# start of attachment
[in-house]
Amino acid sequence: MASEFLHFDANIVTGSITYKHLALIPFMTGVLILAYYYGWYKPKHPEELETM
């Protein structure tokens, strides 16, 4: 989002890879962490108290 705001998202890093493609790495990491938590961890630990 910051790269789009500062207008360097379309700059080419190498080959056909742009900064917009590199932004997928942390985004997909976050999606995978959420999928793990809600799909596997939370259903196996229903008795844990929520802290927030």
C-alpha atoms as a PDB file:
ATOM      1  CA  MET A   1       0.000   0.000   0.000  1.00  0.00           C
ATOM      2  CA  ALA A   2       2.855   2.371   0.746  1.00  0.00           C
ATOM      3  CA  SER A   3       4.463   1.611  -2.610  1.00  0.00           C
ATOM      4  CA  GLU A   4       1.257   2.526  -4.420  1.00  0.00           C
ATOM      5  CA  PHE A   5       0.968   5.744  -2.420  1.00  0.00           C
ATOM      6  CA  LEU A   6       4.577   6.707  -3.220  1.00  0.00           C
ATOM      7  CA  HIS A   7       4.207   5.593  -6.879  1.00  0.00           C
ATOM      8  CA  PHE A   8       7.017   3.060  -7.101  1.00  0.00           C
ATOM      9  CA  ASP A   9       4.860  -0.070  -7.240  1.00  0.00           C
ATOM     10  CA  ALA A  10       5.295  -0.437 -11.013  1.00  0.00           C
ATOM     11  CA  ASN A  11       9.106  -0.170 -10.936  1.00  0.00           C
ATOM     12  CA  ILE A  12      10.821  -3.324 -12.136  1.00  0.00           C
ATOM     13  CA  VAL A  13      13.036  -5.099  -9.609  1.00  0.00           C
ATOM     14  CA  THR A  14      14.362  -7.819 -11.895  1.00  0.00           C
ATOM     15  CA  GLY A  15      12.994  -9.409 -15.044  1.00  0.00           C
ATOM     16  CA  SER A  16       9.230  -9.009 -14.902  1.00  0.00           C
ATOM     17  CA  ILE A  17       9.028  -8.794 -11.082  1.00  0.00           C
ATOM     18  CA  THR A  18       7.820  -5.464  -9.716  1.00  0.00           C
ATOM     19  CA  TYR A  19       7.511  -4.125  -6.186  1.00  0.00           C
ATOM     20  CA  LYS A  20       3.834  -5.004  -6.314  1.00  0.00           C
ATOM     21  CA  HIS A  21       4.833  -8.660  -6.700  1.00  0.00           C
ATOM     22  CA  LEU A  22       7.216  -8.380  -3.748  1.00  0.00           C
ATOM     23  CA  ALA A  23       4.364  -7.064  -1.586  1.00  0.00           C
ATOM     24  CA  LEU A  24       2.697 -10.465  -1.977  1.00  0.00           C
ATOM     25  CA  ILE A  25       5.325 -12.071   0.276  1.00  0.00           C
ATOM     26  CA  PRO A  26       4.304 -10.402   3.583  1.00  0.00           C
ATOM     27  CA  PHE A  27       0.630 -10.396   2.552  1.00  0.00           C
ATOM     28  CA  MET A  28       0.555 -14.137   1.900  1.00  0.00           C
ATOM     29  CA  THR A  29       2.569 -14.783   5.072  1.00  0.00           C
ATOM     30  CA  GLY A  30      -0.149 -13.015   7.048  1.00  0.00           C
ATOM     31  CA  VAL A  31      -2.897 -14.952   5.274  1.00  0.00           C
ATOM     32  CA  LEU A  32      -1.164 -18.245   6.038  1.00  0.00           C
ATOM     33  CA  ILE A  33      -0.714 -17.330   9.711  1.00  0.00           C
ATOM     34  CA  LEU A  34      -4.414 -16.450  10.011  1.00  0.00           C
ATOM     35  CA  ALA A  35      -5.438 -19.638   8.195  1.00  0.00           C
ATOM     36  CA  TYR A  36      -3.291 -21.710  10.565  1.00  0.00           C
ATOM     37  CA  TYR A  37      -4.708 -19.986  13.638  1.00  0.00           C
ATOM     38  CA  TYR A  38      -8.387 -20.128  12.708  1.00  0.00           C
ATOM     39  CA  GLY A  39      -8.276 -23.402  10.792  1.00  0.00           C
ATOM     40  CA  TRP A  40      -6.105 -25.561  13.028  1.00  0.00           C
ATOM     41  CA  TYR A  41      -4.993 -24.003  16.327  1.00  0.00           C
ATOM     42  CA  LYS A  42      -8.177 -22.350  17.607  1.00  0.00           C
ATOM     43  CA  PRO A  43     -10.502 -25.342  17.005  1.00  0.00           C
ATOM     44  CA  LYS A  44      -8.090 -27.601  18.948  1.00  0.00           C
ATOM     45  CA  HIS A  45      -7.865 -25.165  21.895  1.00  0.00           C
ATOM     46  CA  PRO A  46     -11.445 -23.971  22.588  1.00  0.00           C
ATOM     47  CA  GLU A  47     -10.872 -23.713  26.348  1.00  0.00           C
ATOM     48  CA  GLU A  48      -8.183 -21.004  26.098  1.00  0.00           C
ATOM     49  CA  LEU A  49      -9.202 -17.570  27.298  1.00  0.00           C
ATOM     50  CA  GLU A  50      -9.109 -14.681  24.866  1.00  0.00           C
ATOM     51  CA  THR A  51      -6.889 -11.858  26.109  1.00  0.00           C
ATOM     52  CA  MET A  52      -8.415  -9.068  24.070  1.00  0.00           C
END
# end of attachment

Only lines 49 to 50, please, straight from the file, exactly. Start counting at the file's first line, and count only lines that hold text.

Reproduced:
ATOM     45  CA  HIS A  45      -7.865 -25.165  21.895  1.00  0.00           C
ATOM     46  CA  PRO A  46     -11.445 -23.971  22.588  1.00  0.00           C